But theology ought not to be undertaken as an alternative to (because of the exalted status of the Fathers) real communion with those around us.   If our biblical and theological studies serve to blind us to the plight of the millions of people in third-world countries suffering because of the church’s ban on contraception or the plight of the millions of asylum seekers around the world we need to re-direct our priorities.   It betrays a church content to be another part of the problem, content to be just one more division within society, rather than part of the solution, a force for the integration of society, the affirmation and inclusion of all.

Now society thinks and reasons, and a good thing too!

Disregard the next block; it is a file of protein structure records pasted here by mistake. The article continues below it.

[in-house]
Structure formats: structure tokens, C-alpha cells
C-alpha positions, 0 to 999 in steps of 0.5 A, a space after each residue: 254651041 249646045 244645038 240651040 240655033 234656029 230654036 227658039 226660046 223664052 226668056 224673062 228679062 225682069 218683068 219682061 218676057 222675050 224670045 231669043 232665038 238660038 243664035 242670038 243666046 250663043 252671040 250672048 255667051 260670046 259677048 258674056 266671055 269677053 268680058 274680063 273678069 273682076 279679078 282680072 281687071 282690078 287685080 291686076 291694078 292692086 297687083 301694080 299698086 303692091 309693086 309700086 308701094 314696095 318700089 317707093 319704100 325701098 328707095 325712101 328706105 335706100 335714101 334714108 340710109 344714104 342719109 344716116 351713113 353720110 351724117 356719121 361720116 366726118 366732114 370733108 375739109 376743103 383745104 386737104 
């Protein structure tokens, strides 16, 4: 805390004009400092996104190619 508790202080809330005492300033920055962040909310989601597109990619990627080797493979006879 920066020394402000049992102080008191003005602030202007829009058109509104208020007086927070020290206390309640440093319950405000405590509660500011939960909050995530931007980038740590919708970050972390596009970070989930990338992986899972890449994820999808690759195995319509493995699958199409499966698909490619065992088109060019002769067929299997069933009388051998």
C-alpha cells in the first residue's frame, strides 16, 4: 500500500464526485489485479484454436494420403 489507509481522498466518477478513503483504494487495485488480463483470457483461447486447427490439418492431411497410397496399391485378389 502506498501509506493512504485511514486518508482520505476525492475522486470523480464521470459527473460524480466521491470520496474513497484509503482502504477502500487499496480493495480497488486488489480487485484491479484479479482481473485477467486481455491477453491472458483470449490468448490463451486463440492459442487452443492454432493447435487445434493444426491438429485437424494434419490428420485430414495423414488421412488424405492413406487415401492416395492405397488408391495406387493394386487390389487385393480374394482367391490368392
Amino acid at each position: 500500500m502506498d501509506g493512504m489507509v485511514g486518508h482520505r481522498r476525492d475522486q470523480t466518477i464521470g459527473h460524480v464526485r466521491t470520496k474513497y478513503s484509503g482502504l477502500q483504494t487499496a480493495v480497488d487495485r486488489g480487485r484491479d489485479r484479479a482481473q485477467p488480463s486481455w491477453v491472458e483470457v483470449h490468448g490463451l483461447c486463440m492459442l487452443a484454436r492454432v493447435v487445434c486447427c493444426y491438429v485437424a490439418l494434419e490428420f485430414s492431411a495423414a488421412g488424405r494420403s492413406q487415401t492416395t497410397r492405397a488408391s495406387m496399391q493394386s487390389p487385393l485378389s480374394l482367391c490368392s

I read that ‘Over the years, many elaborate traps have been devised to capture monkeys in the wild.   Often, no matter how imaginative the various devises have been, the crafty little creatures outwit the traps and escape.   It has been said the easiest way to trap one of these cunning creatures is to simply set a banana inside a closed cage with just enough space between the bars to allow the monkey to slip his hand inside and grab the banana.   The monkey will walk up to the cage and try to pull the banana through the tiny space.   Being a monkey, he will be unwilling to let go of the banana, which allows his captor to simply walk up and snare the little guy.   A simple banana has trapped the monkey.’  (7)   This has been applied personally, something to encourage parishioners to let go of their hard earned wages for a greater spiritual prize.   Yet it could more significantly be applied to the church as a whole.   There is a prize, yet the church has got to let go of her spiritual riches and be incarnated into society to grasp it.